On the Argentus blog, we have a relentless focus on Supply Chain, but we also like to talk about issues in the recruitment industry from time to time. So forgive us if we indulge in some inside baseball today (how about those Jays, by the way?) about the recruitment industry and what differentiates some players from others.
We wanted to address an issue that’s popping up with more and more frequency in our conversations with candidates and companies looking to hire, and that’s the difference between generalist and specialist recruiters – and the propensity of the former to carry on as if they’re the latter.
First, a bit of background:
Decades ago, almost all recruitment firms were generalists. Unless they were in the Information Technology (or maybe Engineering) space, recruiters filled whatever jobs companies asked them to fill. As companies saw the value in working with external partners (whether for confidentiality reasons, or for the value of the recruiters’ connections, or simply to take advantage of the division of labour), the industry developed and recruitment companies grew. At the same time, around the mid-80s to early-90s, staffing agencies dedicated to filling a high volume of temporary clerical jobs took off. The 1990s saw a lot of consolidation in the industry as new massive recruitment firms started squeezing smaller staffing agencies out of the market, and this saw the rise of large, multinational firms. These firms capitalized on economies of scale, claiming the ability to fill every kind of role.
As a response, a number of recruiters wishing to work outside the multinationals –often coming from within industries – began specializing as a source of competitive advantage. They cultivated specific subject matter expertise, and often hired people coming out of the industries they recruited for. Instead of promising to fill any kind of role, they built inroads into specific industries. And they started harnessing the power of social media and web content to build networks and credibility in their specific industry.
That’s where we find ourselves today.
However, there’s another recent counter-trend, and that’s the subject of this post:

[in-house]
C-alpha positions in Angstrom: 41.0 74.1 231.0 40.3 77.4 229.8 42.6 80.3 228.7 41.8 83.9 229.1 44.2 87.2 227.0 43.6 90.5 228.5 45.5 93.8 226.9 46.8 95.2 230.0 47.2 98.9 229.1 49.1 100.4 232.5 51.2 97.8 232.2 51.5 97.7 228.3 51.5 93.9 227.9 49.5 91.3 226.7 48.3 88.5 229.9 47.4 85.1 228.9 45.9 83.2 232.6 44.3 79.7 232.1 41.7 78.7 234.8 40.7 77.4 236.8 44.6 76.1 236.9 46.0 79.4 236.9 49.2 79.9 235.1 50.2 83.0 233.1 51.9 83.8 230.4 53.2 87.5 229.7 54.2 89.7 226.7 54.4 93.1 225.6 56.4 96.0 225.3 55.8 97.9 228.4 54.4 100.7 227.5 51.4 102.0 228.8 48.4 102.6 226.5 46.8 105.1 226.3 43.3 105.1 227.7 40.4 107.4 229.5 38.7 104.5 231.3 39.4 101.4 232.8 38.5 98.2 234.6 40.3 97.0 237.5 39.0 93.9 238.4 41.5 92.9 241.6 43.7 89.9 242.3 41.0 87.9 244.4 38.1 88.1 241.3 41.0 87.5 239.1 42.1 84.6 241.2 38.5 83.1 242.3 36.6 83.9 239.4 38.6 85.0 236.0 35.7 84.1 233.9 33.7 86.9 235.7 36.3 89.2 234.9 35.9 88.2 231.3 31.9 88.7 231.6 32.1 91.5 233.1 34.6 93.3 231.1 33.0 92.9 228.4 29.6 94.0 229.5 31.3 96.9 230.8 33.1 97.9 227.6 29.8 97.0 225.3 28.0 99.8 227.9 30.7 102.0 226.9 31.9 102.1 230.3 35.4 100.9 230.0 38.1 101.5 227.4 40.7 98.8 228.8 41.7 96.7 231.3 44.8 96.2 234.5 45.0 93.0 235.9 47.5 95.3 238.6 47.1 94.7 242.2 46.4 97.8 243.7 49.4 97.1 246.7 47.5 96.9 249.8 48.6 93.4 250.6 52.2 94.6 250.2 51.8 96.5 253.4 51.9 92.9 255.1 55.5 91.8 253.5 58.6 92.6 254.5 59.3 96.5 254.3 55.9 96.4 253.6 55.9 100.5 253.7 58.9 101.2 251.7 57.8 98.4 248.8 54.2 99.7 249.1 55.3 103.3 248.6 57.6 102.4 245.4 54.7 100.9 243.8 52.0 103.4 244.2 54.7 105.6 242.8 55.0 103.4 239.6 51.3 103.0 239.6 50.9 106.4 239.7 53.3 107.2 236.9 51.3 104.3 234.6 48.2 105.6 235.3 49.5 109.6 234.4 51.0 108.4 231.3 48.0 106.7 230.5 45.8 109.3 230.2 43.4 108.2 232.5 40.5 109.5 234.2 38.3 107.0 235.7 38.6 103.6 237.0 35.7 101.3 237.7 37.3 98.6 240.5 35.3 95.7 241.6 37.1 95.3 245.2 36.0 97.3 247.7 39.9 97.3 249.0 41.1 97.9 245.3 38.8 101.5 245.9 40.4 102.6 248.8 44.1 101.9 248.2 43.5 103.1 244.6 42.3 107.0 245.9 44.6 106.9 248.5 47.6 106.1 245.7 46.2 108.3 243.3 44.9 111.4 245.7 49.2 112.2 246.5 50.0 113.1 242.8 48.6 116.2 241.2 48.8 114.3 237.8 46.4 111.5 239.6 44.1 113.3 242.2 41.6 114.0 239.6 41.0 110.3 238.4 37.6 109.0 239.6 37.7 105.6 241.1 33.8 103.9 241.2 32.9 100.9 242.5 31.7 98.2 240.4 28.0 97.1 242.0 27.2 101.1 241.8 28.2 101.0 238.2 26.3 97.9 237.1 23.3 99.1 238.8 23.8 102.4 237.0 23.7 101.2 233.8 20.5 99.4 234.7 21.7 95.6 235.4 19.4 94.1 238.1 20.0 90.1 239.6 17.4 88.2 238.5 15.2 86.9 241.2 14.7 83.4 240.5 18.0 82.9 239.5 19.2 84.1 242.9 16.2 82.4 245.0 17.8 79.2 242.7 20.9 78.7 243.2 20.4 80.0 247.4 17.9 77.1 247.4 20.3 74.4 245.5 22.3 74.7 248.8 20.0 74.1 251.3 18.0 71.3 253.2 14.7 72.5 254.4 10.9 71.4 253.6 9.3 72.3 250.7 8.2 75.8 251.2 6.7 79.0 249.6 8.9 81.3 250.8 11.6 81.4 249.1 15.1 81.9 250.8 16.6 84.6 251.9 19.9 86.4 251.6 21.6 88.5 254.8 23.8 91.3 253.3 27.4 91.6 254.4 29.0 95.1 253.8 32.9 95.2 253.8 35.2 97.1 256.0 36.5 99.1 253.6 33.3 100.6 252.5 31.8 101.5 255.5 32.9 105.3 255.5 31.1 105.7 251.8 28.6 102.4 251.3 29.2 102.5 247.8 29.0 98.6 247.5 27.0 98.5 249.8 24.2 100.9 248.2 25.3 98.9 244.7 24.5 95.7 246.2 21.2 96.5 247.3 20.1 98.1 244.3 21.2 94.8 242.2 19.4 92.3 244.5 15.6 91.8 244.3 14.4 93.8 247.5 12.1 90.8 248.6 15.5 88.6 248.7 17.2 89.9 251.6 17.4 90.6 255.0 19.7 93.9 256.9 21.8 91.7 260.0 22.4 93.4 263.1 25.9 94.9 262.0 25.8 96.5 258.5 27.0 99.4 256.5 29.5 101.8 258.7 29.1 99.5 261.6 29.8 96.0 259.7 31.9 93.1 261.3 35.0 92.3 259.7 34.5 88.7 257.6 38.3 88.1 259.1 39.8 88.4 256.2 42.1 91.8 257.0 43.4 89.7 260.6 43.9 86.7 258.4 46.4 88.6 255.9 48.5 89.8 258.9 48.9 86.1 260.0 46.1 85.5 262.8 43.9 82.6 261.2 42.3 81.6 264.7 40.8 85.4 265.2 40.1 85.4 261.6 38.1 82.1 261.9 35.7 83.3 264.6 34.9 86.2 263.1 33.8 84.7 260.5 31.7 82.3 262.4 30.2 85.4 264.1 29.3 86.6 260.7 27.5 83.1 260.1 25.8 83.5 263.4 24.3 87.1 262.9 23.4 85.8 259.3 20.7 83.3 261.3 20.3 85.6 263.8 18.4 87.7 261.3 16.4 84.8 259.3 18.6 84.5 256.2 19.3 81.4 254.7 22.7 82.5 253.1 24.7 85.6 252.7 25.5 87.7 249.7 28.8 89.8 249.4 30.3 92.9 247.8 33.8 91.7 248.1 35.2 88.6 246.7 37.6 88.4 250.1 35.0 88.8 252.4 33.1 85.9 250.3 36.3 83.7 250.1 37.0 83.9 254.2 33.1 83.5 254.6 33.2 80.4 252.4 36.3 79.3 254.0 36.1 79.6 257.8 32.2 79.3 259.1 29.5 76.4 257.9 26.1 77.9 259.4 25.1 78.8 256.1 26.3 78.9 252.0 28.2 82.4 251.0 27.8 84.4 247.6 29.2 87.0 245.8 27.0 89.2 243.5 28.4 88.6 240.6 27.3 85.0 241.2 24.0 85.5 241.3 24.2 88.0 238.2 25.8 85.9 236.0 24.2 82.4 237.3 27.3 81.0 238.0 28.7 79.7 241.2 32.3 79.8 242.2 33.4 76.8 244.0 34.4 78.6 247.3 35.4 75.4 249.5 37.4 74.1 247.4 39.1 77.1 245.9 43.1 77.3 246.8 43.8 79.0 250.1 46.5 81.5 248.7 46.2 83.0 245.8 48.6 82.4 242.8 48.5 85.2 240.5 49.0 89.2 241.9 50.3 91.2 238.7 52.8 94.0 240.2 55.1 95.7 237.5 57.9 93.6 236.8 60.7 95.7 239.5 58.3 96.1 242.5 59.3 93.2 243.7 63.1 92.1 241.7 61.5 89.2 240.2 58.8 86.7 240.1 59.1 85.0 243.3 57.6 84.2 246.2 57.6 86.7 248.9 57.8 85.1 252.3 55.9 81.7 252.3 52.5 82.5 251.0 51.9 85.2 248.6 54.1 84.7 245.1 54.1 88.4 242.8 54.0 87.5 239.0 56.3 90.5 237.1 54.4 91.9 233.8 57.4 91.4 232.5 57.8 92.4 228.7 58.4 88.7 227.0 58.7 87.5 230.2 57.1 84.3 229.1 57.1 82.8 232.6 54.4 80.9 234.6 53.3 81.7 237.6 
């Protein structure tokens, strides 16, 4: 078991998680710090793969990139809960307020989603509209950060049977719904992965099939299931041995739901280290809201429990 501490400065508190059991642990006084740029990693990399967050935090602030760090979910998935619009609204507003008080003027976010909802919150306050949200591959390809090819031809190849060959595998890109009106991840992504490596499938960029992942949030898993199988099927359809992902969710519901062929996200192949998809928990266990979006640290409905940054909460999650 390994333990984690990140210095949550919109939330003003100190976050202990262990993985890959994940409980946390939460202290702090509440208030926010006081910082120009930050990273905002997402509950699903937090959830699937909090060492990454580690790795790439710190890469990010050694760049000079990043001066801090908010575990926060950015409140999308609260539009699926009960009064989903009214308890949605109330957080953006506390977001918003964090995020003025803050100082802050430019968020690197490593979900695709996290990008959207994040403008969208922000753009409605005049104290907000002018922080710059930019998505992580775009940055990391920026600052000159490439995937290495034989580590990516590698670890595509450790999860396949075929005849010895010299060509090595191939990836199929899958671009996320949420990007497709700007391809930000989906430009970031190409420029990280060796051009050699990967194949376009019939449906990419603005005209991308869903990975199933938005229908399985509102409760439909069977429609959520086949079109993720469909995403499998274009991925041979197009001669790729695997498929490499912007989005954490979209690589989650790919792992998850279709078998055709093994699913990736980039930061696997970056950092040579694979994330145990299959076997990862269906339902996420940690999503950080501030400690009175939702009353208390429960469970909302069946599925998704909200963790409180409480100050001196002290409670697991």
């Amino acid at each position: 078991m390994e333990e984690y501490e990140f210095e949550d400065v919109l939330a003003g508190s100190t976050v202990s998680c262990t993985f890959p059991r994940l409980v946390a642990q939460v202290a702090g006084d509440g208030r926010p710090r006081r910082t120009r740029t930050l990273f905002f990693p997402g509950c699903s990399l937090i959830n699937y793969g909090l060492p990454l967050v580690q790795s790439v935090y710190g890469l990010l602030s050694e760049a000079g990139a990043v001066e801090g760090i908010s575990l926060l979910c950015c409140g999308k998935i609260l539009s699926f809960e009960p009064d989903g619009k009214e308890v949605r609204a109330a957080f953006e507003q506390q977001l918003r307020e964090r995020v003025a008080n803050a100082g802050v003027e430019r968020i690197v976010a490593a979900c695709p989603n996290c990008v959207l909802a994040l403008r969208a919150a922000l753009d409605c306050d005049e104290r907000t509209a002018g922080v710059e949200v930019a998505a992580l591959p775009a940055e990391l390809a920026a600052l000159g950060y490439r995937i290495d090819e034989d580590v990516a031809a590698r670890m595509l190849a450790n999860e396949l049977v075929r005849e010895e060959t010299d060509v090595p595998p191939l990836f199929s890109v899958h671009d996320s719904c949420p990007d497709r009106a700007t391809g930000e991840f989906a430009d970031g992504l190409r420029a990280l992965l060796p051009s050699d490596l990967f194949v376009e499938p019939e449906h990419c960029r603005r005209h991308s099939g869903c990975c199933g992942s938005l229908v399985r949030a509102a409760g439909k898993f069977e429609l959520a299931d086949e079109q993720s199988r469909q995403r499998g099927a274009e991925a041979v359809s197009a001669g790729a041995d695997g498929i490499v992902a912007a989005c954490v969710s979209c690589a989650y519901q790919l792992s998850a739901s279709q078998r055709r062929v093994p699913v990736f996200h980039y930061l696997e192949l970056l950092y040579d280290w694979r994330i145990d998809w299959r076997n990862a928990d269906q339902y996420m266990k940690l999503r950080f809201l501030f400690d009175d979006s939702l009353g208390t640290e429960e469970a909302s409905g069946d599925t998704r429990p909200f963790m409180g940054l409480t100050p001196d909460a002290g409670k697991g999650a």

Namely, there are quite a few generalist firms billing themselves as “specialists” in a particular area because they’ve broken their business down into different subject units. A massive, multinational recruitment firm will have a Supply Chain / Procurement division, an IT division, an accounting division, and others.
All of which is fine.
But it’s a form of opportunism, as the multinational firms attempt to trade on the idea of specializing (with all the access to very specific networks of talent that go along with it), while still being jacks of all trades – trying to have it both ways, in other words.
There’s a perception that a multinational firm that has a “specialist” division in a certain area is going to have access to more quality candidates within that niche just because they’re bigger. But does that make sense? The top candidates within a specific area aren’t going to go to the biggest generalist firm. They’re going to go to whoever understands that area, and how they can achieve their career goals within that area, the best.
So we figure it’s worth mentioning, just to set the record straight: a generalist firm that’s broken down their business into different units to try and get into the specialist space is not going to present a higher quality of candidates, or a higher quantity of candidates, just because they’re a big firm.
In fact, they’re likely to fall prey to the tendency of a lot of big recruitment firms, and that’s to hand the frontline sourcing of talent to junior employees who aren’t trained to understand the jobs for which they’re recruiting – who don’t have the years of experience recruiting for one thing and one thing only. And the specialized division is still, ultimately, accountable to the wider, generalist business that has obligations to service a plethora of job functions, no matter how much it pays lip service to understanding any particular niche, be it information technology, finance, sales, what have you.
Put it this way: if it walks like a duck, swims like a duck, quacks like a duck, it’s a duck.
And if a generalist recruitment firm will take a job order in any industry and function from a client, they’re a generalist firm – even if they have sections of their website and specific consultants assigned to particular areas.
At Argentus, we’re unabashed specialists. We focus on Supply Chain and only Supply Chain – to the exclusion of other business. So we’re obviously a bit biased in favour of the specialty firms. But despite this, we think it’s still fair for us to point out the fact that a generalist firm is not going to necessarily be able to find better candidates in a niche area just because they’re bigger. We don’t want to sound bitter, because we’re not.
But there’s a reason multinational firms aren’t truly specialized, and there’s a reason why we are.
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